Once under way, life aboard Freedom will be more like living in a bustling city than being on a vacation cruise. Because of its size, the ship will have its own railway system. Courtyards set about its decks will create interior park and recreation areas. Nixon has calculated that the resident population can support its own local economy, which means that residents will, in many cases, also be operating businesses at sea, in malls throughout the length of the ship.
As with a land-based city, these amenities and businesses will not appear overnight. The construction schedule calls for Freedom to set sail on its first 2-year cruise as soon as its first 4000 units are finished. The rest of the ship will be built at sea. This is strictly an economic decision. "Freedom will attract labor from around the world," says Nixon. "The cost of the ship's labor force will be quite low by developed nations' standards."
By now, Nixon has grown accustomed to criticism from the mainstream shipbuilding community. One of its first complaints was his inability to furnish blueprints of the completed ship. "Ships are designed by naval architects who then turn them over to structural engineers. We began with the structural engineering and will let the architects make it pretty," he says. In retrospect, this turned out to be a good strategy.
"We originally estimated the average condo sales price would be $250,000. But it is averaging over $800,000 per unit," Nixon says. To slow the sale of the most expensive units — those facing the ocean — Nixon recently jacked up the price by 20 percent. But, he says, they are still outselling the less expensive interior units, which cost as little as $24,000, by 10 to 1. Nixon has responded by adding another level. He also has added a second airstrip atop the ship and increased its capacity to handle 100,000-pound jets.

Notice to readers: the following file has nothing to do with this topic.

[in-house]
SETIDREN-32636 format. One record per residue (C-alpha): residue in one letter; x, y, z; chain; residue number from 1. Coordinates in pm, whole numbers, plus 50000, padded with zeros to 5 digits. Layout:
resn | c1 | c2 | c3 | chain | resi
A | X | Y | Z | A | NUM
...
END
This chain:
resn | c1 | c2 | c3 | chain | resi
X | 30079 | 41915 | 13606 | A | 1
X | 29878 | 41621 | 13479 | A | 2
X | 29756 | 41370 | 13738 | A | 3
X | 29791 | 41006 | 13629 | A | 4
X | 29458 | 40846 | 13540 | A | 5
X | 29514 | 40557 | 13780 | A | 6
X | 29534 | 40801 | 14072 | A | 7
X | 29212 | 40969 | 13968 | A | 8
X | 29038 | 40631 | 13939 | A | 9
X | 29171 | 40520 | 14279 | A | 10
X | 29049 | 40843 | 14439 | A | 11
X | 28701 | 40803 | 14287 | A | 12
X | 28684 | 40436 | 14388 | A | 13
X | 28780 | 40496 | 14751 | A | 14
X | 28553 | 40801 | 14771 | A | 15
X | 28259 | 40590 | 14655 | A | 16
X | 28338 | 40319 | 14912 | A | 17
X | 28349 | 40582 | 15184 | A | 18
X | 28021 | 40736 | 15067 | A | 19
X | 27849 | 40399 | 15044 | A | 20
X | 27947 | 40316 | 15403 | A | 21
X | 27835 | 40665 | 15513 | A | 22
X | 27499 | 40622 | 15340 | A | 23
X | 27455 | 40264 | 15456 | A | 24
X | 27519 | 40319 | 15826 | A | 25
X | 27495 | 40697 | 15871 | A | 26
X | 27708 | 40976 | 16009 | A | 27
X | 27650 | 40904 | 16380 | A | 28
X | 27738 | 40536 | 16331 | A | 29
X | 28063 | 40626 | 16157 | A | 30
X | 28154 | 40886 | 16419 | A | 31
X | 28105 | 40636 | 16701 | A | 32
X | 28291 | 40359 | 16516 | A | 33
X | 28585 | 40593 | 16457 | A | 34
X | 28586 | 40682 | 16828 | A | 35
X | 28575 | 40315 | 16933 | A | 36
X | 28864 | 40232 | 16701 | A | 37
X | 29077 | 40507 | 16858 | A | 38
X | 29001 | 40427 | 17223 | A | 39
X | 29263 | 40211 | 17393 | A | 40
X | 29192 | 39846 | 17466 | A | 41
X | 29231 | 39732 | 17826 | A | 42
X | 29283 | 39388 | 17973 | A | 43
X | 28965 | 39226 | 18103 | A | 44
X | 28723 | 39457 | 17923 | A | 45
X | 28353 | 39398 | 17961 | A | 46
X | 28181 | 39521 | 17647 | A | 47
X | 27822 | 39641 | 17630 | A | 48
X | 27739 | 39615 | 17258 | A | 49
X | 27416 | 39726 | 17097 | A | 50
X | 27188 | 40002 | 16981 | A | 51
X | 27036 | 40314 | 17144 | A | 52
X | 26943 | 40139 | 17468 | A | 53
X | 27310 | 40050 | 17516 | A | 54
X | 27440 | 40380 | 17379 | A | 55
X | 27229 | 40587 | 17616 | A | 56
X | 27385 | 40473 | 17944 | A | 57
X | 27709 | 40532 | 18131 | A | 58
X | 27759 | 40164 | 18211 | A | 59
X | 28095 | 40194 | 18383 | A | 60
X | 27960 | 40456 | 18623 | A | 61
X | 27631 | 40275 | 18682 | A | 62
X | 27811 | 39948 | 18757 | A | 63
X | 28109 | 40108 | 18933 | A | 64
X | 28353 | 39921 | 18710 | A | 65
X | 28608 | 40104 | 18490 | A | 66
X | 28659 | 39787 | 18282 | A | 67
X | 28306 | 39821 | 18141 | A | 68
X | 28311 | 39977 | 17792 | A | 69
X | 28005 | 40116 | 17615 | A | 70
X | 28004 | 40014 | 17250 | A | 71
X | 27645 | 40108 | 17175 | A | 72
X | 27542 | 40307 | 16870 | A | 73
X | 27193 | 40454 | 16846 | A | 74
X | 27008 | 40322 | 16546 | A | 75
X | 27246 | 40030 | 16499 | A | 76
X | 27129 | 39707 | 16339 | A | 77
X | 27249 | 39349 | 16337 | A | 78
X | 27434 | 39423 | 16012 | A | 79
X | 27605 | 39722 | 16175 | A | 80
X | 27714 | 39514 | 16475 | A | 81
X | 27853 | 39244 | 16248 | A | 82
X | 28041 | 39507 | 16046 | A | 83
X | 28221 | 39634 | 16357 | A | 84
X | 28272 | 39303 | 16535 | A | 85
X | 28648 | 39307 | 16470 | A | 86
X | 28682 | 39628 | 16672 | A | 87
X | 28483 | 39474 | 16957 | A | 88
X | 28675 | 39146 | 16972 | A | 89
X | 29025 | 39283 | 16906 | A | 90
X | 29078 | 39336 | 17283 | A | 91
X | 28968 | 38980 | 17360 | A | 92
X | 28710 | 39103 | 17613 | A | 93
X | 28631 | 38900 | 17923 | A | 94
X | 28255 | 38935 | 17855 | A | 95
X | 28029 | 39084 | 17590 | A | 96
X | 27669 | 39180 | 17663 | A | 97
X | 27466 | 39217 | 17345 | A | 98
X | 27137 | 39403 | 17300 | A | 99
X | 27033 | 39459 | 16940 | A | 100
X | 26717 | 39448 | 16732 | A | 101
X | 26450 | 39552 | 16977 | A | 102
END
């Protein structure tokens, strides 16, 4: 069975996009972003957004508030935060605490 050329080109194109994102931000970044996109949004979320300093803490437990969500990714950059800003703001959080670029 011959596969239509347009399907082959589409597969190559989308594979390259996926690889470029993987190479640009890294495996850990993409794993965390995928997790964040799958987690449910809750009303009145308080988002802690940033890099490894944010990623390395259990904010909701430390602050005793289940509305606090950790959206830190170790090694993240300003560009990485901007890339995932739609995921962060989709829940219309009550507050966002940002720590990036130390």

The "we" to which Nixon repeatedly refers as he describes Freedom is a team of 24 engineers and consultants who work with his Sarasota-based firm, Engineering Solutions, via Internet connections.
Like Nixon, many are technical experts from outside naval architecture. Their backgrounds have spurred on a number of decidedly non-nautical solutions to the problems of living at sea. For example, rather than burning the cheapest marine fuel, Nixon has specified engines that require more expensive diesel fuel. His rationale is that this cleaner-burning fuel will reduce long-term engine maintenance costs and create less pollution.
Freedom's proposed environmental systems are also a major break with tradition. For instance, sewage won't be flushed into the ocean. Instead, sanitary waste will be incinerated in electric toilets. "This eliminates the need for wastewater treatment," says Nixon. It is also the reason for a no-pets policy for residents and visitors. Graywater from washing will be recycled into drinking water. Recycling is cheaper than desalinating seawater. Waste heat from the engines will be recycled for spinning generators and heating space and hot water. Nixon even has a plan to turn trash into cash. Freedom is so large that it will be possible to store recyclable materials until the ship reaches a port where the scrap will fetch the highest price.
As this issue of PM went to press, Nixon said he was evaluating bids from shipyards in South Africa, Brazil, Poland and Mexico in preparation for beginning construction this year. If the project develops as planned, we'll be filing our next progress report on it from sea.